4. Who do adolescents spend their time with?

4. Who do adolescents spend their time with?

Jennifer Baxter

LSAC Annual Statistical Report 2017 chapter— December 2018
A father and his 13 year old teenage son standing in their front yard, smiling at each other with arms crossed.

As children leave childhood and enter adolescence, the amount of time spent with family members declines and the amount of time spent alone increases (Larson & Richards, 1991; Larson & Verma, 1999). There are also notable shifts in parent-child relationships as adolescents' own independence and relationships with peers become more central to their lives (Hill, Bromell, Tyson, & Flint, 2007; Steinberg & Silk, 2002).

This chapter explores who children in the LSAC K cohort spent their time with at ages 10-11, 12-13 and 14-15, based on children's self-reported time use diaries. These time use patterns are examined for boys and girls by age. Differences in time use according to family structure and parental employment are also explored. These time use patterns provide insights on the lives of adolescents, and with family time generally a positive influence on children and adolescents (Crouter, Head, McHale, & Tucker, 2004; Offer, 2013a), highlight circumstances in which adolescents may have more limited opportunities for such time.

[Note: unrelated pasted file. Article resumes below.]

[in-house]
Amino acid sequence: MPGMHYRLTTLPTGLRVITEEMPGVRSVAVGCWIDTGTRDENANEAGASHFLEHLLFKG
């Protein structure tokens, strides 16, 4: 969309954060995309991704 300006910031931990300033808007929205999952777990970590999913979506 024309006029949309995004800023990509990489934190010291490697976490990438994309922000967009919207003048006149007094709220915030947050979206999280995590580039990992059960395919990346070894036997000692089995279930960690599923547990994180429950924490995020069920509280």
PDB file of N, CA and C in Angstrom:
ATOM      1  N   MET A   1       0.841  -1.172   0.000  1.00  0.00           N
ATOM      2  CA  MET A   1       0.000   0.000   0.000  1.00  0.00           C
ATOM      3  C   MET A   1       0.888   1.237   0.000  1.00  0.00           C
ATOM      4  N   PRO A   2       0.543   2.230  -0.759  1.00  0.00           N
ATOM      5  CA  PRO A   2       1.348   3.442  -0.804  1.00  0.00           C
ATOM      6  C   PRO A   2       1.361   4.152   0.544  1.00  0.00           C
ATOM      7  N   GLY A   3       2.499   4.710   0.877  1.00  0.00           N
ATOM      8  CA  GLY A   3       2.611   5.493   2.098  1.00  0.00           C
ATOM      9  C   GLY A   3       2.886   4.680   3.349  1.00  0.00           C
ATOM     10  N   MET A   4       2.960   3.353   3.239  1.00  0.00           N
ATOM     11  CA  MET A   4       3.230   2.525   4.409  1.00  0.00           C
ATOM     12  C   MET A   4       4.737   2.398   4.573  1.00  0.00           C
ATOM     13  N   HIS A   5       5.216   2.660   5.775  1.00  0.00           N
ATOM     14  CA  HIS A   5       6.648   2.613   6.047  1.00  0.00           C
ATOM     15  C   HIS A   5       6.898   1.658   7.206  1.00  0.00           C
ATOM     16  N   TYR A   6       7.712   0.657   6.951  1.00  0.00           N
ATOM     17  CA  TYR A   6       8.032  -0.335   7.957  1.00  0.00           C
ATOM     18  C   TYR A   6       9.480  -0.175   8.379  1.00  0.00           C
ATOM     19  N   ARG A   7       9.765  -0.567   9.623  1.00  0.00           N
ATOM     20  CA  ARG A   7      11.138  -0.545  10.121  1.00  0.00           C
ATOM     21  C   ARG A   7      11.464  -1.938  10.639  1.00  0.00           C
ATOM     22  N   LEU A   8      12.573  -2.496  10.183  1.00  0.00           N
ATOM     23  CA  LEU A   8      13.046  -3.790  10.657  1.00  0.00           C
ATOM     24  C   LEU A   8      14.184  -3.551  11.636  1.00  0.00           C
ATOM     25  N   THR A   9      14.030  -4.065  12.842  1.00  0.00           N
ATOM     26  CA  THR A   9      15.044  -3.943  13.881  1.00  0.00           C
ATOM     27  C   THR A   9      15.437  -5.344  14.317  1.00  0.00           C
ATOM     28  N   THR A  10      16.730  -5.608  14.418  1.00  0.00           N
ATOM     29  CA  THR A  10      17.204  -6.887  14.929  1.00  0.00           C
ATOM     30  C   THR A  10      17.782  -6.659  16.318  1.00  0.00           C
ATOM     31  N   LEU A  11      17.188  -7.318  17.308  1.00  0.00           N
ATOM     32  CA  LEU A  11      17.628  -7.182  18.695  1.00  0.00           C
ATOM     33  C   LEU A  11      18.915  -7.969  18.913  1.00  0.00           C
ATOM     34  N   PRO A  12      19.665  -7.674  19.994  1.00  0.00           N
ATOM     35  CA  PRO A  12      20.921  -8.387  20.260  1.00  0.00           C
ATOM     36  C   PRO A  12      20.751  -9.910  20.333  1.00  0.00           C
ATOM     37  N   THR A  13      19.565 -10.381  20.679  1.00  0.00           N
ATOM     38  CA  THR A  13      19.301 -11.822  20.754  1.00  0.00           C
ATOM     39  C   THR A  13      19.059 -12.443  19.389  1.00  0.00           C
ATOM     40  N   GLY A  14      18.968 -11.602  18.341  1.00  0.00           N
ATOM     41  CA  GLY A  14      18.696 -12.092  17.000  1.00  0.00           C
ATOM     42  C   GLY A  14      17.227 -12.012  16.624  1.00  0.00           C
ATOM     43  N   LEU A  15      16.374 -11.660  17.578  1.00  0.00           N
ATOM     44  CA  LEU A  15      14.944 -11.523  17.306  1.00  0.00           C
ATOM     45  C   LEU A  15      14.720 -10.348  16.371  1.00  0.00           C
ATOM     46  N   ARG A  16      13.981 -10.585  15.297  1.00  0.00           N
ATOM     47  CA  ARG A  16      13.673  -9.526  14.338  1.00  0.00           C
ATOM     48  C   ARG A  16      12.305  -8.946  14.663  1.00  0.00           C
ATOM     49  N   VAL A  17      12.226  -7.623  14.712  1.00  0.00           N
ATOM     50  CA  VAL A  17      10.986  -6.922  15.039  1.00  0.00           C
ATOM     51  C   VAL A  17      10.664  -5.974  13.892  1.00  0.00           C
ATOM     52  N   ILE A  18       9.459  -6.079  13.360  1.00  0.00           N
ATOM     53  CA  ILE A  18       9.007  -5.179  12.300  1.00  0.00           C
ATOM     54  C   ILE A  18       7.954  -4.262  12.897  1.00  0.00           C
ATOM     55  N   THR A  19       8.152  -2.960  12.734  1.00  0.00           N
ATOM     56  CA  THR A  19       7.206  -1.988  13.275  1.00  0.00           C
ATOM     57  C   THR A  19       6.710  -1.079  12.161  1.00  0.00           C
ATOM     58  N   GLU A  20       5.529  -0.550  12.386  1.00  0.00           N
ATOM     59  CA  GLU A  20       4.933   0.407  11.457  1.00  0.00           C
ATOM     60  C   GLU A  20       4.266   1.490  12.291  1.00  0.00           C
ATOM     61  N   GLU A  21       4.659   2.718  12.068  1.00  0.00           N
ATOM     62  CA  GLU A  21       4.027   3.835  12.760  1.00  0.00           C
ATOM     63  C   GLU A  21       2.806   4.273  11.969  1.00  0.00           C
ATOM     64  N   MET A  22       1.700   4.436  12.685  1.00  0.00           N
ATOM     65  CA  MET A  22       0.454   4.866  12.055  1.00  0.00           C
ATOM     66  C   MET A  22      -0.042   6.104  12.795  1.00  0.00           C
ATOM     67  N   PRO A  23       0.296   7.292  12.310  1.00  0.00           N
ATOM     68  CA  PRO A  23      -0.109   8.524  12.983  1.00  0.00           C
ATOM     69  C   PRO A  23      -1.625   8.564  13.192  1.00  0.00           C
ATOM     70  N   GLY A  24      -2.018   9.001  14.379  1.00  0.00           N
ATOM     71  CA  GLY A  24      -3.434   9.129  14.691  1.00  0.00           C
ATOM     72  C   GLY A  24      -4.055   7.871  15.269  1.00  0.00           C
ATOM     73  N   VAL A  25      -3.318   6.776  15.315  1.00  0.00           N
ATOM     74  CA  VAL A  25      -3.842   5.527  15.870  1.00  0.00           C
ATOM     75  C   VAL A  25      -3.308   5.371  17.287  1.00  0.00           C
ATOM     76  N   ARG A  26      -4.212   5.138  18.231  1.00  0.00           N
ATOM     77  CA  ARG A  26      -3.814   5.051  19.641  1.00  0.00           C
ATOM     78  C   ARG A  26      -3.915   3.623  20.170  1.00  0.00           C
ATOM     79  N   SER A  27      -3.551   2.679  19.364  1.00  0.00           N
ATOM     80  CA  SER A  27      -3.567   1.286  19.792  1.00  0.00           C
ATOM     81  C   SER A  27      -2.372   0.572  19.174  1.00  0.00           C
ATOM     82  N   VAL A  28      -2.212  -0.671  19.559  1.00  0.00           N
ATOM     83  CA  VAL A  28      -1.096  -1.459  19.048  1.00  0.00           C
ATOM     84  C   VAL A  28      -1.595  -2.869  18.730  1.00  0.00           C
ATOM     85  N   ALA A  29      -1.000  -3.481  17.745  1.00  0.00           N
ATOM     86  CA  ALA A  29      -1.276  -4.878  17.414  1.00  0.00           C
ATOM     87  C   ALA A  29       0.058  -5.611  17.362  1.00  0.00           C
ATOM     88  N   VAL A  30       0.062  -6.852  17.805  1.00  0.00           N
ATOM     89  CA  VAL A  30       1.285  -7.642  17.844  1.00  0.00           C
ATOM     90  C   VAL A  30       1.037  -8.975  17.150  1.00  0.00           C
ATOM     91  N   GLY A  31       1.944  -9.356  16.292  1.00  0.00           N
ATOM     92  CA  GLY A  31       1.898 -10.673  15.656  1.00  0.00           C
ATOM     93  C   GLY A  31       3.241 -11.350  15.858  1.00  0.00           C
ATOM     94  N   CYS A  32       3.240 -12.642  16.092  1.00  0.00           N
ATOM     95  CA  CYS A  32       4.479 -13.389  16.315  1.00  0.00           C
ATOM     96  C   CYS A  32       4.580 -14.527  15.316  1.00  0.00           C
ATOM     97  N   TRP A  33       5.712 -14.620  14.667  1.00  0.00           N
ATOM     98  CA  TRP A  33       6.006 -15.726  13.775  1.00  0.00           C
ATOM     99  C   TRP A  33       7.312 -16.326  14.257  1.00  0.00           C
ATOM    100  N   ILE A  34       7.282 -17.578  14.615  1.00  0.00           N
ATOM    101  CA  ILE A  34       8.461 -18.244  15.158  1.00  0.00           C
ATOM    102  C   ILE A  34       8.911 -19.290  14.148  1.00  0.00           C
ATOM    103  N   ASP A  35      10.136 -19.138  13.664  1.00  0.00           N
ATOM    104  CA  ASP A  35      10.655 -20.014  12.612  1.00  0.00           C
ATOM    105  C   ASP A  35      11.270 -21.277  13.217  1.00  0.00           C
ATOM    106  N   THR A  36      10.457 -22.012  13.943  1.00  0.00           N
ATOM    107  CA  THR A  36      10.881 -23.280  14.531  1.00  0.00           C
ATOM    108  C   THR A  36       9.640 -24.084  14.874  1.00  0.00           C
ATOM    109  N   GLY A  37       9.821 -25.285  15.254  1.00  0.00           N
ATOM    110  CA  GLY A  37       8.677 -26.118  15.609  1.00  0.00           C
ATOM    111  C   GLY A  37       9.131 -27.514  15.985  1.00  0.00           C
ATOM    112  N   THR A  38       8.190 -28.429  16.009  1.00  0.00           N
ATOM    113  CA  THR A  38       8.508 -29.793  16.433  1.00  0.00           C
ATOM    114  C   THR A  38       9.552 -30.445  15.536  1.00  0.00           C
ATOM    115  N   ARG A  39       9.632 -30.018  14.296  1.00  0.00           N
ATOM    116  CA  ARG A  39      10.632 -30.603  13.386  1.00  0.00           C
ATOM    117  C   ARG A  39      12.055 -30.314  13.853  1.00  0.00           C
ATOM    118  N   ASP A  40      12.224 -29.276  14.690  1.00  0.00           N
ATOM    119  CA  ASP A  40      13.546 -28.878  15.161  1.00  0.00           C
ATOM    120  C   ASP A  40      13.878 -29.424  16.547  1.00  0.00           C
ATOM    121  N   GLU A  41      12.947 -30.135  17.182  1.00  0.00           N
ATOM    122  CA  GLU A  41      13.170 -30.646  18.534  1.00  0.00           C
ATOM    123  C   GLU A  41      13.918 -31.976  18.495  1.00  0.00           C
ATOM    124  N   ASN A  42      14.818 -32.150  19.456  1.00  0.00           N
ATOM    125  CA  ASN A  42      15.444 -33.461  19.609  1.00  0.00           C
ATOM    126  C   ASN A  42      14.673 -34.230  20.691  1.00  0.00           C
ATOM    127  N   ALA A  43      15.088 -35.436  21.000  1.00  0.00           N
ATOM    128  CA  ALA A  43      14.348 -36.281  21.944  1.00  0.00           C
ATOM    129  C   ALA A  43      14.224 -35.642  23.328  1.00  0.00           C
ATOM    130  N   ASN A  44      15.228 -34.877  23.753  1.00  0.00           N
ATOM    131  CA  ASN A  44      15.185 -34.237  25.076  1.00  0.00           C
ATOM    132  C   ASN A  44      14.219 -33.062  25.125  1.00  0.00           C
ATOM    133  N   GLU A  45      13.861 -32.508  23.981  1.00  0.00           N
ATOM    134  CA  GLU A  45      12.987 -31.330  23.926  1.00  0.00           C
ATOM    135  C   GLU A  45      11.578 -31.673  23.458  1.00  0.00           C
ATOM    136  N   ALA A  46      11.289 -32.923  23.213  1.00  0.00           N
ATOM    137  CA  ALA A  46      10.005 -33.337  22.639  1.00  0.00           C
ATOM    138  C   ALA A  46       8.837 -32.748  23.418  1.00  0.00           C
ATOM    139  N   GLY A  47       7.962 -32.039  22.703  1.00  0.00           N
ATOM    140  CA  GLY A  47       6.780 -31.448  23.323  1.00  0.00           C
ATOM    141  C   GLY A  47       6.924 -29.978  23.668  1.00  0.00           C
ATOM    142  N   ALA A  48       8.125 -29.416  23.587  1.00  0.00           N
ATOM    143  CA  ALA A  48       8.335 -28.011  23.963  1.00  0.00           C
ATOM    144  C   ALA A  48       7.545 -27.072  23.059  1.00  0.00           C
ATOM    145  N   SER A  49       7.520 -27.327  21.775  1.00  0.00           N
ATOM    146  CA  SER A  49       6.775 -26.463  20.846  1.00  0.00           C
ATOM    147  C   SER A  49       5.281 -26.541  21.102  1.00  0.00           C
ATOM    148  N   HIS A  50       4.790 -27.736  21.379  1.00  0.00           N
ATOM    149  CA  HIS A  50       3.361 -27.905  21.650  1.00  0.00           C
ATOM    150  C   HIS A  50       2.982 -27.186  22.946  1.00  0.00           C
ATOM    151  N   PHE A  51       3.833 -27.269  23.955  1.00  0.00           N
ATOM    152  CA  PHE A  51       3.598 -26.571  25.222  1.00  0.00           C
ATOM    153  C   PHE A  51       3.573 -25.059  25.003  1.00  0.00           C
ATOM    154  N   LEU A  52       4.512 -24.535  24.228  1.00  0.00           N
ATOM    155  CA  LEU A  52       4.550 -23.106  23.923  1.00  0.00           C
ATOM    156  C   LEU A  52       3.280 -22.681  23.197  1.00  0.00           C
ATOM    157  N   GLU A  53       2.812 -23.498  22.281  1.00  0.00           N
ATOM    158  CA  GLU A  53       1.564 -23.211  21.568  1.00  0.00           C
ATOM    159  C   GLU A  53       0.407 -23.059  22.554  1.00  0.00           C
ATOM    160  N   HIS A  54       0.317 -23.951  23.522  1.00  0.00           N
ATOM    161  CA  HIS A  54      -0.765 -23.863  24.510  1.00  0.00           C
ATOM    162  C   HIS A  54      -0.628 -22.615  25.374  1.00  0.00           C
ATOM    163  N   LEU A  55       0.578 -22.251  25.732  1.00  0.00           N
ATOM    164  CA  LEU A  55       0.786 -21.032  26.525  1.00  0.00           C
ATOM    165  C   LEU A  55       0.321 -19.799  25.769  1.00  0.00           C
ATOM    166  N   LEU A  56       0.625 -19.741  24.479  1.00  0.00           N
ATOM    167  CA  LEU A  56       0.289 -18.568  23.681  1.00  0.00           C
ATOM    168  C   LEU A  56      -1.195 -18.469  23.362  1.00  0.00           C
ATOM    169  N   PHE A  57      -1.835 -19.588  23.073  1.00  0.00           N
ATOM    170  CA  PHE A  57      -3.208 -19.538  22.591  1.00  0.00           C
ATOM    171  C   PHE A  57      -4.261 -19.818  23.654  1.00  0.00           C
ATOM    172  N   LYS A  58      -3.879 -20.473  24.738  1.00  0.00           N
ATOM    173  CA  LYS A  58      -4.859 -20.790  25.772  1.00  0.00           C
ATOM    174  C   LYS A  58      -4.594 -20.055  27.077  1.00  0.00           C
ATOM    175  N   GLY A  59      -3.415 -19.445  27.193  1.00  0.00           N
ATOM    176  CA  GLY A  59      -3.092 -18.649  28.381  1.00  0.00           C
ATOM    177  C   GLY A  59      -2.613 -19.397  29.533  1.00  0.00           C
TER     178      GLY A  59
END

Box 4.1: Time use diaries